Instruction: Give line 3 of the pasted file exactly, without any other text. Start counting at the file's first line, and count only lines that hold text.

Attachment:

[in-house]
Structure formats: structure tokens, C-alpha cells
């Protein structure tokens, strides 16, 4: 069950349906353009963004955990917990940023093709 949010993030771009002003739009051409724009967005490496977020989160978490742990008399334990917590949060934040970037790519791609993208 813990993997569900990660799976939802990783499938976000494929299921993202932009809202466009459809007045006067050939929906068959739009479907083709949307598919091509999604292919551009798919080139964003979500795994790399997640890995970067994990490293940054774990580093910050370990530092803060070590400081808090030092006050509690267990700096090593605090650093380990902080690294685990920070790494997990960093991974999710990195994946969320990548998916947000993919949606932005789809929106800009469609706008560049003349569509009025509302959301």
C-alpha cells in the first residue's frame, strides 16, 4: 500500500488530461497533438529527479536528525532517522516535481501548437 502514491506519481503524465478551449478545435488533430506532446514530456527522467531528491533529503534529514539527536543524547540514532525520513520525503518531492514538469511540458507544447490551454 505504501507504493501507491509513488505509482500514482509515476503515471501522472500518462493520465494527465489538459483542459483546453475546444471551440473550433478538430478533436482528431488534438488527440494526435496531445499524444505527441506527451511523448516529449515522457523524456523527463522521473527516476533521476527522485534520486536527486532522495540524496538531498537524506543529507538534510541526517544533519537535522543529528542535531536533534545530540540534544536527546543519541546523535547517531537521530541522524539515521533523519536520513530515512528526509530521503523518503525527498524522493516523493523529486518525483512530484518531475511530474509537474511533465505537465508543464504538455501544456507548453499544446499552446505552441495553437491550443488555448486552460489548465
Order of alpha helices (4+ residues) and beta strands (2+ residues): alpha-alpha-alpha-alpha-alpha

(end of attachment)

């Protein structure tokens, strides 16, 4: 069950349906353009963004955990917990940023093709 949010993030771009002003739009051409724009967005490496977020989160978490742990008399334990917590949060934040970037790519791609993208 813990993997569900990660799976939802990783499938976000494929299921993202932009809202466009459809007045006067050939929906068959739009479907083709949307598919091509999604292919551009798919080139964003979500795994790399997640890995970067994990490293940054774990580093910050370990530092803060070590400081808090030092006050509690267990700096090593605090650093380990902080690294685990920070790494997990960093991974999710990195994946969320990548998916947000993919949606932005789809929106800009469609706008560049003349569509009025509302959301």